George Harrison said people wouldn’t want to see “three old men hobbling around the stage pretending to be the Fab Four.” He was sick of people asking him if The Beatles would ever reunite.
George Harrison performing at Bob Dylan’s anniversary concert in 1992.
George Harrison didn’t like how much fans wanted the Fab Four to reunite
The spiritual Beatle always appreciated the fans, but he didn’t understand why some of them never let go of The Beatles. He had a problem with the people who wanted the band to continue or reunite. During a 1974 press conference (per George Harrison on George Harrison: Interviews and Encounters), George said he realized The Beatles filled a space in the 1960s and that the group meant a lot to people.
However, he also knew that some people were too attached. “I can understand that the Beatles did nice things and it’s appreciated that people still like them,” George said. “The problem comes when they want to live in the past, when they want to hold on to something. People are afraid of change.”
By the mid-1970s, George had grown sick of people asking if The Beatles were ever going to reunite. During a 1979 interview with Rolling Stone, George said the fans who were after that had no regard for the group’s well-being.
“They’ve got lots and lots of songs they can play forever,” George said. “But what do they want? Blood? They want us all to die like Elvis Presley? … Every year we were Beatling was like twenty years; so although it might only have been five or six years it seemed like eternity. That was enough for me, I don’t have any desire to do all that.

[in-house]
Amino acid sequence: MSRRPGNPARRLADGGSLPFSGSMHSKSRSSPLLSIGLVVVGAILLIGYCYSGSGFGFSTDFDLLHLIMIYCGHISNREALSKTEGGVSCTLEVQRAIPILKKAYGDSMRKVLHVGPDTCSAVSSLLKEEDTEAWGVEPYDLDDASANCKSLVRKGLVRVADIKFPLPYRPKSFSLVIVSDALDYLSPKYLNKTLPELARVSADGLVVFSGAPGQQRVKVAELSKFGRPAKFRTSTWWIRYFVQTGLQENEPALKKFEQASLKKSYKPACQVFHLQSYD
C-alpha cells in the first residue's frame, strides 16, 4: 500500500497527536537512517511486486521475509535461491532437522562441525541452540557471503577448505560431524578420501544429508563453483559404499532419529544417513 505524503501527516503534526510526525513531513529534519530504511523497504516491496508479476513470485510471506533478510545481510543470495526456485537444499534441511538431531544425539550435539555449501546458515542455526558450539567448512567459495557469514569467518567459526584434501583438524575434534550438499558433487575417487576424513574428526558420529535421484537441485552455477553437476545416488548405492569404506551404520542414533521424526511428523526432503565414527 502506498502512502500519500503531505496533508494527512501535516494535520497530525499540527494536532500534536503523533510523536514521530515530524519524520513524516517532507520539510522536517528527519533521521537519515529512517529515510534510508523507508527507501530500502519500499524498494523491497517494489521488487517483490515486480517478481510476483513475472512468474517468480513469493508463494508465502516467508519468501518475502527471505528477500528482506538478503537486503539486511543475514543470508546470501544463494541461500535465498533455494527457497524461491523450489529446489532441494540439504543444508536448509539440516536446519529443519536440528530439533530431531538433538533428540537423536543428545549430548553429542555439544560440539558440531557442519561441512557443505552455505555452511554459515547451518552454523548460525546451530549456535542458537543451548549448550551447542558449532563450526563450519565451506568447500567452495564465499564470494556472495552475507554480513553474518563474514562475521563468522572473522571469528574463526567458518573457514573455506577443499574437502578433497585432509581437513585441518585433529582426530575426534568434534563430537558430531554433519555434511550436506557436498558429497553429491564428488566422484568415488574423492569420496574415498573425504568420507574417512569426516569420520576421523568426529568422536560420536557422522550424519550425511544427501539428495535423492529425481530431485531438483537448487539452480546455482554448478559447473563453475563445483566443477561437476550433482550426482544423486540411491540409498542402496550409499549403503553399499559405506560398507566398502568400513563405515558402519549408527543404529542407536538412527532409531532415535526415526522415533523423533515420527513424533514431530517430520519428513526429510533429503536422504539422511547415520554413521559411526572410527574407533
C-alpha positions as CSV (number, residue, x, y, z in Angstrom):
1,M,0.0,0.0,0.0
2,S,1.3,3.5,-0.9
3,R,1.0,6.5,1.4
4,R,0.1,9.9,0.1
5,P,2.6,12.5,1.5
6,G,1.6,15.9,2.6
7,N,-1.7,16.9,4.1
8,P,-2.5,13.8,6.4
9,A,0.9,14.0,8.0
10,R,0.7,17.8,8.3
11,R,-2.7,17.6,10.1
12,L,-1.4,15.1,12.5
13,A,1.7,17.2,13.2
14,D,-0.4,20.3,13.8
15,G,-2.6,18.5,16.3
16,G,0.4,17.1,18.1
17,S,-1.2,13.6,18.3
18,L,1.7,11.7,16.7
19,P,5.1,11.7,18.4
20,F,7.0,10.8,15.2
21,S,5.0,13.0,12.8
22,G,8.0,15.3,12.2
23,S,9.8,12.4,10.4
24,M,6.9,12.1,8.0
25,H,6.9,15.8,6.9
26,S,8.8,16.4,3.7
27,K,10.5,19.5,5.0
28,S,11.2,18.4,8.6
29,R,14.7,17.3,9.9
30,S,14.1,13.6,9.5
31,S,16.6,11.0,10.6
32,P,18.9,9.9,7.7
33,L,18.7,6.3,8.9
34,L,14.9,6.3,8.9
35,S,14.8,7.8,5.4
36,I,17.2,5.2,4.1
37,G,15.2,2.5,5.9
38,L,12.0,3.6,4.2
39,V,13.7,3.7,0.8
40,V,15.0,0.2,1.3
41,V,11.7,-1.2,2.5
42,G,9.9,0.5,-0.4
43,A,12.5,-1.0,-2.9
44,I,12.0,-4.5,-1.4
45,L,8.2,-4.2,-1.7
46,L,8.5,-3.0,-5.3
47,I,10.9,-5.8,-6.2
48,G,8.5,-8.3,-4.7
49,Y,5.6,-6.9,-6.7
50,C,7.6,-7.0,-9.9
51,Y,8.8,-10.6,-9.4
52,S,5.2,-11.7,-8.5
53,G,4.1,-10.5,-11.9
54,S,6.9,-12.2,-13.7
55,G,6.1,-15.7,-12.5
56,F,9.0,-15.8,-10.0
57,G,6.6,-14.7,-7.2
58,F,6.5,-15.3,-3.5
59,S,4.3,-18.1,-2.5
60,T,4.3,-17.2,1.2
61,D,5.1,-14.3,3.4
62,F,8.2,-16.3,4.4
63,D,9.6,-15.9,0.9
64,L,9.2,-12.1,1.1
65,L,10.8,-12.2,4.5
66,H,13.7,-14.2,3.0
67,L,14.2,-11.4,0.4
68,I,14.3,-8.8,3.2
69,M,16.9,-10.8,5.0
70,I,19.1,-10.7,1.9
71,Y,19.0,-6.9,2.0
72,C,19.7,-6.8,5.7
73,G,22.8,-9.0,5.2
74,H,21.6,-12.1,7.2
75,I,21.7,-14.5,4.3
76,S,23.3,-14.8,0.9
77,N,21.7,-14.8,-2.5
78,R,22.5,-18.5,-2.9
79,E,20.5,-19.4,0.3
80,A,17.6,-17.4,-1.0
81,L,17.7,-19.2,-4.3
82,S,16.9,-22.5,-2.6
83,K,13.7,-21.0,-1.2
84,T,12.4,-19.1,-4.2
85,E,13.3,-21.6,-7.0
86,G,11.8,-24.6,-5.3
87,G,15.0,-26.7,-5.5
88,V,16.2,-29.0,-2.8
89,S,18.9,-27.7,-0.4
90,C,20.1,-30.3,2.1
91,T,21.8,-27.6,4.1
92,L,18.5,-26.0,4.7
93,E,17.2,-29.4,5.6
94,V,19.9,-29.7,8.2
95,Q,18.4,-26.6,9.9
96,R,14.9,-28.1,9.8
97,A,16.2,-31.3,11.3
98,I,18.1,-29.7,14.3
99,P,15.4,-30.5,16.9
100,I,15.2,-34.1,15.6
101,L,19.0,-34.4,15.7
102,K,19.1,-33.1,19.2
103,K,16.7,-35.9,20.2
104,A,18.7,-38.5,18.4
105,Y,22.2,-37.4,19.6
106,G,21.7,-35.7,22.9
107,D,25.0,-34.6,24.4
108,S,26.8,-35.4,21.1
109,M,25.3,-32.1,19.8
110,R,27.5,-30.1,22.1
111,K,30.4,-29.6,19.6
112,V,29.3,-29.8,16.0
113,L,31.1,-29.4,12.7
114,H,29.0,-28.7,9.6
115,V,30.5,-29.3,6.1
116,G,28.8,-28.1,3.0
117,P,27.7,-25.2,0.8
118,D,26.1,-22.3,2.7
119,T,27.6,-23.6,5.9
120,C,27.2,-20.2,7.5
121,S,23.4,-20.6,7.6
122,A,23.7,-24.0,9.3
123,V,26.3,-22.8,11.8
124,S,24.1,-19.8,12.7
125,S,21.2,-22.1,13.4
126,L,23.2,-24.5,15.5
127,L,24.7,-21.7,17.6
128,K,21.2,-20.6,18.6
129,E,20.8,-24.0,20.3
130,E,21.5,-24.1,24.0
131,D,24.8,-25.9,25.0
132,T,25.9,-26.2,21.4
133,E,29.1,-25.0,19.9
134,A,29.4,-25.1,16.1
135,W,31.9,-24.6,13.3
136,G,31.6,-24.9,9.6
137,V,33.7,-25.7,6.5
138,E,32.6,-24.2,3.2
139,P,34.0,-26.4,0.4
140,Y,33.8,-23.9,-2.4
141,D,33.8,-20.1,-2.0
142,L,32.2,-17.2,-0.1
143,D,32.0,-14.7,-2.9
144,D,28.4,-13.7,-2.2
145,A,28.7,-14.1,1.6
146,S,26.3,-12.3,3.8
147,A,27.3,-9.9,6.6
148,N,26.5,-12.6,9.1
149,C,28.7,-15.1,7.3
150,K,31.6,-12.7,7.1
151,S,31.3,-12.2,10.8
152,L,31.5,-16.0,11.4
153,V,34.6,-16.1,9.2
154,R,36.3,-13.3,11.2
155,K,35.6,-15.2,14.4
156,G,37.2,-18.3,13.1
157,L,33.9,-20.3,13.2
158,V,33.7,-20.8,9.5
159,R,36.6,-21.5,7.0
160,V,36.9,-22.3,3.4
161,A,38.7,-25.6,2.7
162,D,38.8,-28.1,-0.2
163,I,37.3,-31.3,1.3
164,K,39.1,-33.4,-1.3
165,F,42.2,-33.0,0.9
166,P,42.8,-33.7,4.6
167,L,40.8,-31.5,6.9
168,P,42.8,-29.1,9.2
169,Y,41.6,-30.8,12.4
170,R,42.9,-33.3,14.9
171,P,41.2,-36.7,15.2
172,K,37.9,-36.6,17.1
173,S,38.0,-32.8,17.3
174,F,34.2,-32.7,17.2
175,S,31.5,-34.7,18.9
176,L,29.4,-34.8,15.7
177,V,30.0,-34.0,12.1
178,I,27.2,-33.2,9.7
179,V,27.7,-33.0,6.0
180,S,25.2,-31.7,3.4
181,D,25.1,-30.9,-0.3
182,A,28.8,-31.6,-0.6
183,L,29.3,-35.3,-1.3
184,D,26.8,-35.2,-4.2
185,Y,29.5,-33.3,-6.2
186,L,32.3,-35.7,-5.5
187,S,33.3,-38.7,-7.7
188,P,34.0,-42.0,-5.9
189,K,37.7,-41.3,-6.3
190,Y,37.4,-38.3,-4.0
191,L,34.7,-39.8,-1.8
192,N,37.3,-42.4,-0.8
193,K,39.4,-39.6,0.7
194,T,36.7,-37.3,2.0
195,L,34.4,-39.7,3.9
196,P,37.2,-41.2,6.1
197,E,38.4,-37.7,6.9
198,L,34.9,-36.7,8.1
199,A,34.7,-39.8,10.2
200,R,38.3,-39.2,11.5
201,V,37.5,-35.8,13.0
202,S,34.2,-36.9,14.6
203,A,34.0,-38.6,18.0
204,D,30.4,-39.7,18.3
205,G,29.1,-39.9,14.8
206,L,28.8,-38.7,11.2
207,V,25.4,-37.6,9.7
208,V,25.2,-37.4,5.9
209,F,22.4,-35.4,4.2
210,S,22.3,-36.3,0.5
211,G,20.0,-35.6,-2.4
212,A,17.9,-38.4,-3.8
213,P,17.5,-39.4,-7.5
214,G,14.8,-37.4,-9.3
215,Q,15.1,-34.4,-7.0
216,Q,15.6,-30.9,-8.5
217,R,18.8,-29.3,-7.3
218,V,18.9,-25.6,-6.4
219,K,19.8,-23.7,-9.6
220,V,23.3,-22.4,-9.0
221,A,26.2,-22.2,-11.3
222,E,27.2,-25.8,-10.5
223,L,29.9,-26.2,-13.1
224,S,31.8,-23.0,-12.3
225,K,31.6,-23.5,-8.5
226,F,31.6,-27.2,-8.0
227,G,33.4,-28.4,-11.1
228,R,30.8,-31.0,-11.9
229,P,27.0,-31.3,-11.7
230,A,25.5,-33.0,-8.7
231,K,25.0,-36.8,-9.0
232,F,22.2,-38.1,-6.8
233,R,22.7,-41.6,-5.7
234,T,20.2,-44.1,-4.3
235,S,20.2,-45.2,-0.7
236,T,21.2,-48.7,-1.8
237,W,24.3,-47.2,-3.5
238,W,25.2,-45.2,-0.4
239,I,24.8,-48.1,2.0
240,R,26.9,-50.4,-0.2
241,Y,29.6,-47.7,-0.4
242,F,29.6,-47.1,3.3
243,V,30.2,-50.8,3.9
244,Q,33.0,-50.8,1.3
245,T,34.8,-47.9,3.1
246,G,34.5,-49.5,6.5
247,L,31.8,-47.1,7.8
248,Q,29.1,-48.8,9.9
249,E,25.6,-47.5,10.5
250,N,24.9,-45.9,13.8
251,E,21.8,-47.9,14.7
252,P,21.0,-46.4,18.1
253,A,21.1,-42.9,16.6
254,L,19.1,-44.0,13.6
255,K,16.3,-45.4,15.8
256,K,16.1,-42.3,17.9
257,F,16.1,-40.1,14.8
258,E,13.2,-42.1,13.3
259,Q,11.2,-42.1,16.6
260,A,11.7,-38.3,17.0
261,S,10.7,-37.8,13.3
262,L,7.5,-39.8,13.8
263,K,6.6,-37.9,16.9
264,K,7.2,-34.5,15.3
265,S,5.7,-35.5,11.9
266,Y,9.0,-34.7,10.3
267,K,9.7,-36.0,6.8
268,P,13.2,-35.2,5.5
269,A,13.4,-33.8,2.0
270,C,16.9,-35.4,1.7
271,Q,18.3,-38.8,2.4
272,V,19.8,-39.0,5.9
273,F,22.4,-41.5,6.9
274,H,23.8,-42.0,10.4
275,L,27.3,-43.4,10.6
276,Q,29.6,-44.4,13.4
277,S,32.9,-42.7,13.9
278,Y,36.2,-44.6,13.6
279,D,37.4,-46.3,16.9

“People used us as an excuse to trip out, and we were the victims of that. That’s why they want the Beatles to go on, so they can all get silly again. But they don’t have consideration for our well-being when they say, ‘Let’s have the Fab Four again.’”
George said people wouldn’t want to see ‘three old men hobbling around the stage pretending to be the Fab Four’
Coincidentally, there were several occasions where the Fab Four could’ve reunited. First, it could’ve happened at George’s 1971 benefit concert, the Concert for Bangladesh. George invited all of his former bandmates, but only Ringo Starr signed on.
George didn’t want to be forced into a reunion; it had to happen naturally, if at all
In 1987, the organizers of the Prince’s Trust Concert asked George to perform. George didn’t know that they also asked Ringo. According to Rolling Stone, George and Ringo had no idea the other signed on to perform until they told each other.
When George found out, he suddenly felt like they were trying to swindle him into a Beatles reunion. However, they didn’t ask Paul McCartney.
“I felt straightaway, somebody’s trying to set this up again,” George said. “You know, it’s one thing going on as me. But if I’m going on as the Beatles, I want to be able to have some sort of control over it.”
George didn’t want to be forced into anything, even if he had come to terms with being a Beatle. If it was going to happen, he wanted it to be natural. During an interview with Count Down Holland, George said, “Well, it depends; if we end up being good friends again, it will happen naturally. But we can’t force anything.”
Eventually, George, Paul, and Ringo reunited to work on The Beatles Anthology, although George was initially reluctant to participate. The Beatles released two new songs, “Free As A Bird” and ” Real Love,” with two of John’s old demos. In the end, fans got what they wanted for decades, and George reunited with his bandmates on his own terms.
Not to mention, it was a healing moment for all. The last time all The Beatles were together, it was tense between them. The multi-media project allowed the group once last chance to make things right.